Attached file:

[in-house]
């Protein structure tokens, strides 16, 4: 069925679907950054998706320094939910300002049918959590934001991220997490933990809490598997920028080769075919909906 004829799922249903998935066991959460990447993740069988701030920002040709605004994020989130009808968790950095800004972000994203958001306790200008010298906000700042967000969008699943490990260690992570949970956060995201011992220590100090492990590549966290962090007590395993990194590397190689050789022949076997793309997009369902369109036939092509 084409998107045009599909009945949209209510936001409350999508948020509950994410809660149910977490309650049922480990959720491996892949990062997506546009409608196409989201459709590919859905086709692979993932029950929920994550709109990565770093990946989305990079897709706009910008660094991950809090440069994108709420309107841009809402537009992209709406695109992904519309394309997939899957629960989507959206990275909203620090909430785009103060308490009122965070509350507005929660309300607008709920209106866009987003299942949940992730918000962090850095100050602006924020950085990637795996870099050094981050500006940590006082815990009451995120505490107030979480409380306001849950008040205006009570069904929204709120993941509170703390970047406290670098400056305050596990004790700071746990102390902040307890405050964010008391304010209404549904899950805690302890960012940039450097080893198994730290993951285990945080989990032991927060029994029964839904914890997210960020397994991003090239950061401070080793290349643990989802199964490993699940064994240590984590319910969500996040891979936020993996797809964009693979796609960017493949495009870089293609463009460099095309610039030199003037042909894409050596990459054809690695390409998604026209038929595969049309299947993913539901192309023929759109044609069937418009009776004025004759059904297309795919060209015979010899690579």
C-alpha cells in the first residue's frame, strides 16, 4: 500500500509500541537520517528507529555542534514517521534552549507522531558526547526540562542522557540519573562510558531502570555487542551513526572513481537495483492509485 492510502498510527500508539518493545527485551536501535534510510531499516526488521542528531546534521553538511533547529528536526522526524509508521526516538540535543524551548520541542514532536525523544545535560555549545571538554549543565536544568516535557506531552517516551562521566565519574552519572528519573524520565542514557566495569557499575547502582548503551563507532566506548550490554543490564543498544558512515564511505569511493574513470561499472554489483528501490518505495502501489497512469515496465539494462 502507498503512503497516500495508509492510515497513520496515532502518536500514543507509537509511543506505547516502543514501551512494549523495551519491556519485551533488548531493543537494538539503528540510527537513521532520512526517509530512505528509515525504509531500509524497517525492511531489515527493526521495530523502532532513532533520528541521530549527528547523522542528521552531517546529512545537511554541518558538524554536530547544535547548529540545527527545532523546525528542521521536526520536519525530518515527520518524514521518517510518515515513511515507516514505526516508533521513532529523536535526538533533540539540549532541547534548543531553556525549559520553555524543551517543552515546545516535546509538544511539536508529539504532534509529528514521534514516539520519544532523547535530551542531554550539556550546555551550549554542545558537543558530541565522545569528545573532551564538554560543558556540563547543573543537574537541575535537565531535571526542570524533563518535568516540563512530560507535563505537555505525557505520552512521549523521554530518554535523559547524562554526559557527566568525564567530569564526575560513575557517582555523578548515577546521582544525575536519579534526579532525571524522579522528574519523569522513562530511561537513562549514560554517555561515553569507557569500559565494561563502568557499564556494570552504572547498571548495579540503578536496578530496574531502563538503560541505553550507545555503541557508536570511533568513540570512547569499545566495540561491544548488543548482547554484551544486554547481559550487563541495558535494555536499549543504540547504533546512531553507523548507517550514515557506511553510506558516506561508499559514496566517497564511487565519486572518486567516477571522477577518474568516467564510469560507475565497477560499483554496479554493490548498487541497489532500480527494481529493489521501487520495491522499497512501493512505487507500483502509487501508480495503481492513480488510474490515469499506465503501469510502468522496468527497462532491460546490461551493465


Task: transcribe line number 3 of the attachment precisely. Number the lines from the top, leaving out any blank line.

C-alpha cells in the first residue's frame, strides 16, 4: 500500500509500541537520517528507529555542534514517521534552549507522531558526547526540562542522557540519573562510558531502570555487542551513526572513481537495483492509485 492510502498510527500508539518493545527485551536501535534510510531499516526488521542528531546534521553538511533547529528536526522526524509508521526516538540535543524551548520541542514532536525523544545535560555549545571538554549543565536544568516535557506531552517516551562521566565519574552519572528519573524520565542514557566495569557499575547502582548503551563507532566506548550490554543490564543498544558512515564511505569511493574513470561499472554489483528501490518505495502501489497512469515496465539494462 502507498503512503497516500495508509492510515497513520496515532502518536500514543507509537509511543506505547516502543514501551512494549523495551519491556519485551533488548531493543537494538539503528540510527537513521532520512526517509530512505528509515525504509531500509524497517525492511531489515527493526521495530523502532532513532533520528541521530549527528547523522542528521552531517546529512545537511554541518558538524554536530547544535547548529540545527527545532523546525528542521521536526520536519525530518515527520518524514521518517510518515515513511515507516514505526516508533521513532529523536535526538533533540539540549532541547534548543531553556525549559520553555524543551517543552515546545516535546509538544511539536508529539504532534509529528514521534514516539520519544532523547535530551542531554550539556550546555551550549554542545558537543558530541565522545569528545573532551564538554560543558556540563547543573543537574537541575535537565531535571526542570524533563518535568516540563512530560507535563505537555505525557505520552512521549523521554530518554535523559547524562554526559557527566568525564567530569564526575560513575557517582555523578548515577546521582544525575536519579534526579532525571524522579522528574519523569522513562530511561537513562549514560554517555561515553569507557569500559565494561563502568557499564556494570552504572547498571548495579540503578536496578530496574531502563538503560541505553550507545555503541557508536570511533568513540570512547569499545566495540561491544548488543548482547554484551544486554547481559550487563541495558535494555536499549543504540547504533546512531553507523548507517550514515557506511553510506558516506561508499559514496566517497564511487565519486572518486567516477571522477577518474568516467564510469560507475565497477560499483554496479554493490548498487541497489532500480527494481529493489521501487520495491522499497512501493512505487507500483502509487501508480495503481492513480488510474490515469499506465503501469510502468522496468527497462532491460546490461551493465